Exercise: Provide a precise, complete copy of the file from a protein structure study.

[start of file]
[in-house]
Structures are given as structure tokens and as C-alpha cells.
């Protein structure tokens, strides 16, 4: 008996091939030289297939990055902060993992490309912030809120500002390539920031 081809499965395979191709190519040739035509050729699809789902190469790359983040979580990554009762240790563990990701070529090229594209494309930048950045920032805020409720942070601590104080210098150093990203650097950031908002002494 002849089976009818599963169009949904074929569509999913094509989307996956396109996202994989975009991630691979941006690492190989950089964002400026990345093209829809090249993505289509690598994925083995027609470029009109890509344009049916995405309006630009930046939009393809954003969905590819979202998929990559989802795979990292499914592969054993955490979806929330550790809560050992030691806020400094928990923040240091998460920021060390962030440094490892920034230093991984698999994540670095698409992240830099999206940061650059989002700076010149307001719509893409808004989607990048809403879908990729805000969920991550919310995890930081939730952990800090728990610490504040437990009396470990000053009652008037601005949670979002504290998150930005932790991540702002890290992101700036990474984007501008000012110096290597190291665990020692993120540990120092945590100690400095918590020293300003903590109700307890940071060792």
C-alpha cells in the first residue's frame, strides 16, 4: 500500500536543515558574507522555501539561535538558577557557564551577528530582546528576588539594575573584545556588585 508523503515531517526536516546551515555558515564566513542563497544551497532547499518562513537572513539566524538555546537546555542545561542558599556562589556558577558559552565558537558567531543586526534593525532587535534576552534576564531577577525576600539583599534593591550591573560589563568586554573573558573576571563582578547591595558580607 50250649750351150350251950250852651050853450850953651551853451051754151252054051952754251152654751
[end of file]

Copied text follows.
[in-house]
Structures are given as structure tokens and as C-alpha cells.
């Protein structure tokens, strides 16, 4: 008996091939030289297939990055902060993992490309912030809120500002390539920031 081809499965395979191709190519040739035509050729699809789902190469790359983040979580990554009762240790563990990701070529090229594209494309930048950045920032805020409720942070601590104080210098150093990203650097950031908002002494 002849089976009818599963169009949904074929569509999913094509989307996956396109996202994989975009991630691979941006690492190989950089964002400026990345093209829809090249993505289509690598994925083995027609470029009109890509344009049916995405309006630009930046939009393809954003969905590819979202998929990559989802795979990292499914592969054993955490979806929330550790809560050992030691806020400094928990923040240091998460920021060390962030440094490892920034230093991984698999994540670095698409992240830099999206940061650059989002700076010149307001719509893409808004989607990048809403879908990729805000969920991550919310995890930081939730952990800090728990610490504040437990009396470990000053009652008037601005949670979002504290998150930005932790991540702002890290992101700036990474984007501008000012110096290597190291665990020692993120540990120092945590100690400095918590020293300003903590109700307890940071060792």
C-alpha cells in the first residue's frame, strides 16, 4: 500500500536543515558574507522555501539561535538558577557557564551577528530582546528576588539594575573584545556588585 508523503515531517526536516546551515555558515564566513542563497544551497532547499518562513537572513539566524538555546537546555542545561542558599556562589556558577558559552565558537558567531543586526534593525532587535534576552534576564531577577525576600539583599534593591550591573560589563568586554573573558573576571563582578547591595558580607 50250649750351150350251950250852651050853450850953651551853451051754151252054051952754251152654751